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Analysis: State-run CNOOC's blacklisting ups geopolitical risks for China's oil and gas companies


CNOOC is first large Chinese NOC targeted under US blacklist

No impact on LNG trade, but sanctions risks for NOCs grow

Financing global upstream operations could get more difficult

Singapore — The blacklisting of state-run upstream company China National Offshore Oil Corp. by the US government on Dec. 3 has raised the stakes for China's oil and gas companies amid worsening trade and diplomatic relations between the two countries.

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China National Offshore Oil Corp. or CNOOC is the country's largest LNG importer and the Chinese national oil company with the highest percentage of its portfolio located overseas, often in partnership with international oil companies.

The blacklist, aimed at Chinese companies with links to the country's military establishment, is also the first time one of China's big three national oil companies has been directly targeted, the other two being PetroChina and Sinopec.

So far, the national oil companies have either been on the receiving end of the US-China trade war that disrupted trade flows for oil and gas, or were overlooked in earlier versions of the blacklist that named smaller energy companies like Norinco or Sinochem.

CNOOC's blacklisting was promulgated by an Executive Order from the White House that primarily bars US entities and individuals from making investments in securities issued by the NOC effective Jan. 11, with a deadline of Nov. 21, 2021 to dispose the assets.

There is no immediate impact on trade flows or US LNG cargoes currently being imported by CNOOC, and companies have not been barred from trading with the NOC. But the risk of China's NOCs being ensnared in US sanctions should geopolitical relations deteriorate further can no longer be ruled out.

CNOOC Group's Hong-Kong listed subsidiary, CNOOC Ltd, in which it has a 64% stake, has seen its shares fall to as low as HK$7.40 on Dec. 4 from HK$9.60 on Nov. 26, after initial reports of the blacklisting in late November and the official announcement on Dec 3. Shares of China Oilfield Services Ltd or COSL, in which CNOOC Group has a 50.5% stake, also fell sharply.

"The impact on CNOOC's Corp.'s operations and the broader oil and gas market for China is currently limited. The executive order only prohibits any US persons from dealing in securities of these companies, so the impact may likely only be confined to the share price performance of CNOOC's subsidiaries – namely CNOOC Limited and COSL," said Grace Lee, senior oil analyst, S&P Global Platts Analytics.

However, she said the blacklisting could potentially limit CNOOC's access to financing from US companies. Earlier incidents of blacklisting have impacted both equities and bond markets.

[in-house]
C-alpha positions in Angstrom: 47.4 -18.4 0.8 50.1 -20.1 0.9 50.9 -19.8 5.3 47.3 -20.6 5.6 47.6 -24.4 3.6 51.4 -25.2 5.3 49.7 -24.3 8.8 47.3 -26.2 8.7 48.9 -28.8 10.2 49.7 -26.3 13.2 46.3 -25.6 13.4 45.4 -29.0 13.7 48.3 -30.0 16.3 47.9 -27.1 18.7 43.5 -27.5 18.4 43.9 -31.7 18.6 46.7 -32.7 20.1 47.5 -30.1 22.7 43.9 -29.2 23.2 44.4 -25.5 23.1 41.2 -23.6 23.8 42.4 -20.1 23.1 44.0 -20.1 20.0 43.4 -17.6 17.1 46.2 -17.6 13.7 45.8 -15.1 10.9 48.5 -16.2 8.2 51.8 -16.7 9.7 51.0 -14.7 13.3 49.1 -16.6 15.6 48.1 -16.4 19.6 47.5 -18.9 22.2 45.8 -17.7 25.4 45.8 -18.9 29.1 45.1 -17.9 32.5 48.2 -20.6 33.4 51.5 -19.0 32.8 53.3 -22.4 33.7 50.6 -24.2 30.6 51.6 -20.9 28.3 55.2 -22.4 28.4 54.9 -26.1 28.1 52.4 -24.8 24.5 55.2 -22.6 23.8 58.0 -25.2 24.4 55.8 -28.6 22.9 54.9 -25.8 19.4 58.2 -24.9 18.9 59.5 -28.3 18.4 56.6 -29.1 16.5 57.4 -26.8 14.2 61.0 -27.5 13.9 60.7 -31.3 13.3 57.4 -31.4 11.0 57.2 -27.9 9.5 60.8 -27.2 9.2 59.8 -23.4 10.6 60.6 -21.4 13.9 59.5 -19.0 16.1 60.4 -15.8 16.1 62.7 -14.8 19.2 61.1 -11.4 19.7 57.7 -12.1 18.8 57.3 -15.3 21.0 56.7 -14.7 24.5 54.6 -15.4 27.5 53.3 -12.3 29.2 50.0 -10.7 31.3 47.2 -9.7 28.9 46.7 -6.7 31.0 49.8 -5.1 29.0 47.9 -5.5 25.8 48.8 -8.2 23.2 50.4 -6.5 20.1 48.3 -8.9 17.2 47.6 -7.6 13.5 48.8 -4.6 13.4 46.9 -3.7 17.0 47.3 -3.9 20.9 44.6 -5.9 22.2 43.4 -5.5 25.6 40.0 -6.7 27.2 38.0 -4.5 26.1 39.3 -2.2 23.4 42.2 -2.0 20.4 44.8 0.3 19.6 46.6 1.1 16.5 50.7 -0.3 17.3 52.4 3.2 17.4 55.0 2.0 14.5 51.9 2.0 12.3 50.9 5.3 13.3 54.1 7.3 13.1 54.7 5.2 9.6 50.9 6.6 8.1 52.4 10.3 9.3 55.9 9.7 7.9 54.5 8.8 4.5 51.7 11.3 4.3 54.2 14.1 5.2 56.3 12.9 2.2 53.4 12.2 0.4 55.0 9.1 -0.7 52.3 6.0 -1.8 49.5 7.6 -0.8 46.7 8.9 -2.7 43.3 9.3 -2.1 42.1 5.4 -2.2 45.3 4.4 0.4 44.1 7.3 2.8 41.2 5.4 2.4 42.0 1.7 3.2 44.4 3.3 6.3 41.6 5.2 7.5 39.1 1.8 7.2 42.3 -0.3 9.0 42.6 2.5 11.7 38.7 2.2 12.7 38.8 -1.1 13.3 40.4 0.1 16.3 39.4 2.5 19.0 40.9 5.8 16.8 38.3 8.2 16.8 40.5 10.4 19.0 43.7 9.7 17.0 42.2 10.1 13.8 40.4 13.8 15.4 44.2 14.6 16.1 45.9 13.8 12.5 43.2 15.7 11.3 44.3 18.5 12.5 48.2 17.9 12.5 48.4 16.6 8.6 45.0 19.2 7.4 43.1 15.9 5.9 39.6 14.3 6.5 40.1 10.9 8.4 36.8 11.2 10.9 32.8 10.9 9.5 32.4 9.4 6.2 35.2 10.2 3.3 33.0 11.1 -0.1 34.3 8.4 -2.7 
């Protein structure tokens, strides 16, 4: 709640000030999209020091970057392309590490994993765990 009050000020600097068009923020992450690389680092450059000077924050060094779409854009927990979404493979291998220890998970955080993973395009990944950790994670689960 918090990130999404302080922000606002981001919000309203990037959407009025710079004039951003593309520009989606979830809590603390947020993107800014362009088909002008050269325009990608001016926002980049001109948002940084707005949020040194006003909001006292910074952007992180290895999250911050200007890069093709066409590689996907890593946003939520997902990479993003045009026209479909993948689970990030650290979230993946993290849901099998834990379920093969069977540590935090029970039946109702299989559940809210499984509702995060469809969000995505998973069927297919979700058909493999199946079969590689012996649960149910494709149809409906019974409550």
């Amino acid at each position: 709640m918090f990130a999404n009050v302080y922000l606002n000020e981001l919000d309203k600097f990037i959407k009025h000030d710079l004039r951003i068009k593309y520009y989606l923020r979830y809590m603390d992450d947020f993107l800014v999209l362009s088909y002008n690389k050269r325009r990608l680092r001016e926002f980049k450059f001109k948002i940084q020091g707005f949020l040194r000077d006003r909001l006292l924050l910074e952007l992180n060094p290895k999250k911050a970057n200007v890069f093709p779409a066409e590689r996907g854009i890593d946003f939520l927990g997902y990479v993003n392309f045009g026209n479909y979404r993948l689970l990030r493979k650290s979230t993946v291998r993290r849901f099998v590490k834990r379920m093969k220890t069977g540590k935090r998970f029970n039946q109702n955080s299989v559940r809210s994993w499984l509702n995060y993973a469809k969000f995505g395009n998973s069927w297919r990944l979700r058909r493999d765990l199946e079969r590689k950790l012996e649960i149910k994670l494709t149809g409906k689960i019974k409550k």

CNOOC has the largest number of LNG importing contracts among the NOCs, from projects such as Australia's North West Shelf and Queensland Curtis LNG, suppliers in Indonesia, Malaysia and Qatar, and international portfolio players who also supply US LNG.

Over October-November, more than half of the roughly 20 US LNG cargoes delivered to China were imported by CNOOC, and the two LNG cargoes currently en route from Sabine Pass to China are also for CNOOC, vessel tracking data showed.

Market participants have not reported any LNG trade disruptions due to the blacklisting so far.

"I don't see this having a massive impact on the market as there already isn't a significant amount of US LNG volumes going to China, although it does have potential to create some inefficiencies as it could limit CNOOC's ability to procure US cargoes on the spot market, assuming these sanctions stretch out to the LNG market," said Jeff Moore, Manager, Asian LNG Analytics at S&P Global Platts.

An executive with CNOOC Gas and Power Group, a CNOOC subsidiary focused on natural gas and power, also echoed the view that substantial impact on LNG trade will be limited unless there are further associated sanctions.

"US investment in these companies will be affected. Banks may be more conservative in their due diligence but short and long term contracts will not be affected," a Chinese LNG end-user based in Beijing said, while another executive said that the internal merger being discussed of CNOOC Gas and Power with the parent company might be a variable to look out for.


Lower valuations, withdrawals by wealth managers and funds and tougher access to capital due to the blacklisting could impact CNOOC's wider operations in the longer term, especially if it seeks to raise more capital for its upstream projects.

Goldman Sachs on Nov. 22 initiated coverage of China's NOCs with a buy rating on CNOOC, citing its "highly competitive new projects portfolio" that offered "uniquely low-cost growth as oil prices rise and non-OPEC production growth stalls."

HK-listed CNOOC Ltd's overseas production accounted for 33% of its total output over January-September, company results showed, significantly higher than the 14% reported by its upstream peer PetroChina for the same period.

CNOOC Ltd has partnerships with several big US oil and gas companies on upstream projects, mainly in China and the Americas, such as ConocoPhillips in the Bohai Basin and Chevron in the South China Sea, Eagle Ford and Niobrara shale formations, the US Gulf and Guyana.

Large share of CNOOC Ltd's oil, gas output is from overseas:

(Unit: million boe)

Jan-Sep 2020
Jan-Sep 2019

Source: Company filings